If I was … a young man trying to find his personal style

I was young and needed the money… for clothes. I used to finance my wardrobe by taking odd jobs in restaurants. Whatever your hustle, if you’re young, you’re even more committed to getting the best bang for your buck because one mistake can set you back weeks or even months. You know when every brand goes on sale, you follow 25 items on eBay at all times, and you’re on a first name basis with your alterations tailor. We’ve all been there (or still are). As such, we’ve taken the liberty to create a short guide to help you avoid the most common mistakes on the road to personal style.

Problems

Young people often haven’t had the time, money, or experience to develop their own personal style yet. They can be more easily influenced by trends, brands, and sales. Furthermore, they are willing buy a number of cheap items and spend on alterations, rather than buying fewer better quality items and really taking care of them. This issue is compounded by the fact that your body will change as you grow older and clothing of lesser quality is less likely to be alterable over time.

In summary:

  1. lack of a fully developed personal style
  2. few resources
  3. lack of forethought and planning
Follow the leader… wherever he may go.

Lack of a fully developed personal style

Finding your own personal style is a journey. It is not a journey with a clear starting point or finishing line. Key questions to ask (and re-ask) are:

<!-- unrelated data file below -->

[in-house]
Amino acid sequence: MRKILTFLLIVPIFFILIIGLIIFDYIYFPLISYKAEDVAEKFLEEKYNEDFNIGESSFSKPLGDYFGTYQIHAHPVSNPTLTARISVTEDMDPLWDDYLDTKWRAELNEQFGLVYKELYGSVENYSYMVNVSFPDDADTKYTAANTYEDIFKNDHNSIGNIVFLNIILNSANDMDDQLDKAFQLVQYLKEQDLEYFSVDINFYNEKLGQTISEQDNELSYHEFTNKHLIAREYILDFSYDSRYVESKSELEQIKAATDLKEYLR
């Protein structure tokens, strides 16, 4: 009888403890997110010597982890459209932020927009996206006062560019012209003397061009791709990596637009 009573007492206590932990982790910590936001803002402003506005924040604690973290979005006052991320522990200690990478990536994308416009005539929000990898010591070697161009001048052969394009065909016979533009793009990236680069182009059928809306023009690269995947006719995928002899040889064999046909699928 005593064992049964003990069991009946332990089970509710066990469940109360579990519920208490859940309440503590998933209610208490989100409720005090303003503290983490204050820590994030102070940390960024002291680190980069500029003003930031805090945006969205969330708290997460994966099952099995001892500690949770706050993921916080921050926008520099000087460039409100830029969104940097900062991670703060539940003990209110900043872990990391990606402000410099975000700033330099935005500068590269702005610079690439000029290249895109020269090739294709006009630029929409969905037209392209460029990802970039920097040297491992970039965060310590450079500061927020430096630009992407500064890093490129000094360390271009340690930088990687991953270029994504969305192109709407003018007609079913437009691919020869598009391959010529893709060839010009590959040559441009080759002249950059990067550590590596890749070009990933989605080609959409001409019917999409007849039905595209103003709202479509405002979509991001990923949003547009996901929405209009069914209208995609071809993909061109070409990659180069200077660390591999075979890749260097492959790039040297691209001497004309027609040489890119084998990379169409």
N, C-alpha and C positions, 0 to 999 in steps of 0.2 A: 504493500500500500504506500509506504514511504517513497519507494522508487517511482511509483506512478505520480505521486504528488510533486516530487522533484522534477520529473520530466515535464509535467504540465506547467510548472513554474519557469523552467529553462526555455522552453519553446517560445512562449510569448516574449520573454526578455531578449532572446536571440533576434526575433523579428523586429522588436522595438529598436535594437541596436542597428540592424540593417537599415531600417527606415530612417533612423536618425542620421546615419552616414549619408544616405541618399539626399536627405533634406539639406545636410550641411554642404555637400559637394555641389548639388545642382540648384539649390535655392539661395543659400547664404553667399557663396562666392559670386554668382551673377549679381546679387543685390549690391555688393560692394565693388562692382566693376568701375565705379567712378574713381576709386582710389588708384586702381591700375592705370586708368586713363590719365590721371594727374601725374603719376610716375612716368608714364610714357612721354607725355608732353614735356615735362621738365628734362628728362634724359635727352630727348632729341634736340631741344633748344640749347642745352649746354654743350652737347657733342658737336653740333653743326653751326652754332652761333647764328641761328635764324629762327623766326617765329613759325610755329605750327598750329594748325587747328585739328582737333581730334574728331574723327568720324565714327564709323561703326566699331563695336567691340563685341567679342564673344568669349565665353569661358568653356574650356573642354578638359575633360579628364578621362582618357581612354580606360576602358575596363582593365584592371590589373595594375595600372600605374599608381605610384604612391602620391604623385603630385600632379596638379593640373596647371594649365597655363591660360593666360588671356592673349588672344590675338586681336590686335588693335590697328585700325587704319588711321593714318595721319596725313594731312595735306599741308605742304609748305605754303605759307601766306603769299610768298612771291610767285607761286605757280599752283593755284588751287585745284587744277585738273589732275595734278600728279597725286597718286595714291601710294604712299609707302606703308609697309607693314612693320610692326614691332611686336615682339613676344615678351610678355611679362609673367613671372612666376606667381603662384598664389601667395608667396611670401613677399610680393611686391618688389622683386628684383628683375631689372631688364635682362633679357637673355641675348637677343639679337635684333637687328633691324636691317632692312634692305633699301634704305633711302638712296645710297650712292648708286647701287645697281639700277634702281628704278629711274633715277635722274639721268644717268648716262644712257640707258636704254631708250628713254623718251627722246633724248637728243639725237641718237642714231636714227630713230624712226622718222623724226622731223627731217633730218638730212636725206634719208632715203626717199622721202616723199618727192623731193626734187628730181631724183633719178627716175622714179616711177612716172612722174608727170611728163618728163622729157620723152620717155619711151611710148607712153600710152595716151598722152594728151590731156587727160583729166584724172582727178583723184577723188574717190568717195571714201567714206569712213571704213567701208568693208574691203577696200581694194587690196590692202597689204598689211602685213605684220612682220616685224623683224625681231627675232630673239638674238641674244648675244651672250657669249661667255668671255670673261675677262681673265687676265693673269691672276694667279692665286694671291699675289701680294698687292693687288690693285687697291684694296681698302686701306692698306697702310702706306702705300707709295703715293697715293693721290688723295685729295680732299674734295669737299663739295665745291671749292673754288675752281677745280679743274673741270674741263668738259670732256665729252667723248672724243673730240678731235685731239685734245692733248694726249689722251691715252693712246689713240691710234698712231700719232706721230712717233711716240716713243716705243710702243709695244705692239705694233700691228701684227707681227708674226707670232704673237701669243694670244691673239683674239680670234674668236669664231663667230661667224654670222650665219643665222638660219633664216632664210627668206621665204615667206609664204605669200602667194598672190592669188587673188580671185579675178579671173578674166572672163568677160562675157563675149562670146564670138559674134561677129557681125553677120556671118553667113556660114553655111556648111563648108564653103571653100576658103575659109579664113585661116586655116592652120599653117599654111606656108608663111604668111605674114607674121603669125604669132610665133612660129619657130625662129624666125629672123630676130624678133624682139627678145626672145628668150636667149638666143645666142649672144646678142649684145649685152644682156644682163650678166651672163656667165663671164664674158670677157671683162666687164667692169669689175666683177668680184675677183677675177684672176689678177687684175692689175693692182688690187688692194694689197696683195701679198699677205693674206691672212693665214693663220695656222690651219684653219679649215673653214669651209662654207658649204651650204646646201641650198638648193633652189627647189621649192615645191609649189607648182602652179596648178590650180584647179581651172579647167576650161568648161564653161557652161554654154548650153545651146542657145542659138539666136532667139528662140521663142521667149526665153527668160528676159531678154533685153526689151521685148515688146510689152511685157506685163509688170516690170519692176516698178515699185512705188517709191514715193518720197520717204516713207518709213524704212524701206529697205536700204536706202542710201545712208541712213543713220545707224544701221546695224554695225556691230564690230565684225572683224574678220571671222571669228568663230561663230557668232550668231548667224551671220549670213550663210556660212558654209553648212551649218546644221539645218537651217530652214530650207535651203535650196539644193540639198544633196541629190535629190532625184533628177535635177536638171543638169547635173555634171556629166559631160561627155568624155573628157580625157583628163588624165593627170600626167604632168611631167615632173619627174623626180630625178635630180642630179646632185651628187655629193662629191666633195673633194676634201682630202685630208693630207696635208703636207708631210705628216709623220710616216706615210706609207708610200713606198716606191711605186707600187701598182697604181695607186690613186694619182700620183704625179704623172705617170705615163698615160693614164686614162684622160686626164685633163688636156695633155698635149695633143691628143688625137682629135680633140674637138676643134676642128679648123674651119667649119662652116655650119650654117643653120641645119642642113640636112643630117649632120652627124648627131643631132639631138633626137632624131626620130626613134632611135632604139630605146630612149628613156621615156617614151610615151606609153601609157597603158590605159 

What suits me best?

What do I like?

What is the correct level of formality?

What is quality?

All of these things must be learned through hard work. However, if done correctly, these lessons needn’t be expensive. Go to a library, buy books, browse good blogs (maximilianmogg.de, for example), have discussions in fora online. Instagram also provides numerous examples of what to do and what not to do. We’ve put together a small list of recommendations for you to peruse – links in blue:

Books

  1. Alan Flusser’s Dressing the Man
  2. Anything by Adolf Loos
  3. Erica Papritz’ & Karlheinz Graudenz’ New Etiquette
  4. Ann Barrs & Peter York’s The Official Sloane Ranger Handbook
  5. Bernhard Roetzel’s The Gentleman

Blogs

  1. Simon Crompton’s Permanent Style
  2. Hugo Jacomet’s Parisian Gentleman

Magazines

  1. Plaza Uomo
  2. The Rake

Instagram accounts

Tailors

  1. Edward Sexton
  2. Chittleborough & Morgan
  3. Davide Taube
  4. Steven Hitchcock
  5. Henry Poole

Shirtmakers

  1. Turnbull & Asser
  2. Budd Shirtmakers

Shoemakers

  1. George Cleverley
  2. Atelier Leonard Kahlcke
  3. Gaziano & Girling
  4. Korbinian Ludwig Heß

Dressmen

  1. Fabio Trombini
  2. Nicola Radano
  3. Tom Stubbs
  4. Milad Abedi
  5. George Packe-Drury-Lowe

Another incredibly important and oft-overlooked method of extending one’s knowledge is to actually have a conversation with a fellow traveller. The internet even allows us to talk to people from around the world, so you have no excuse.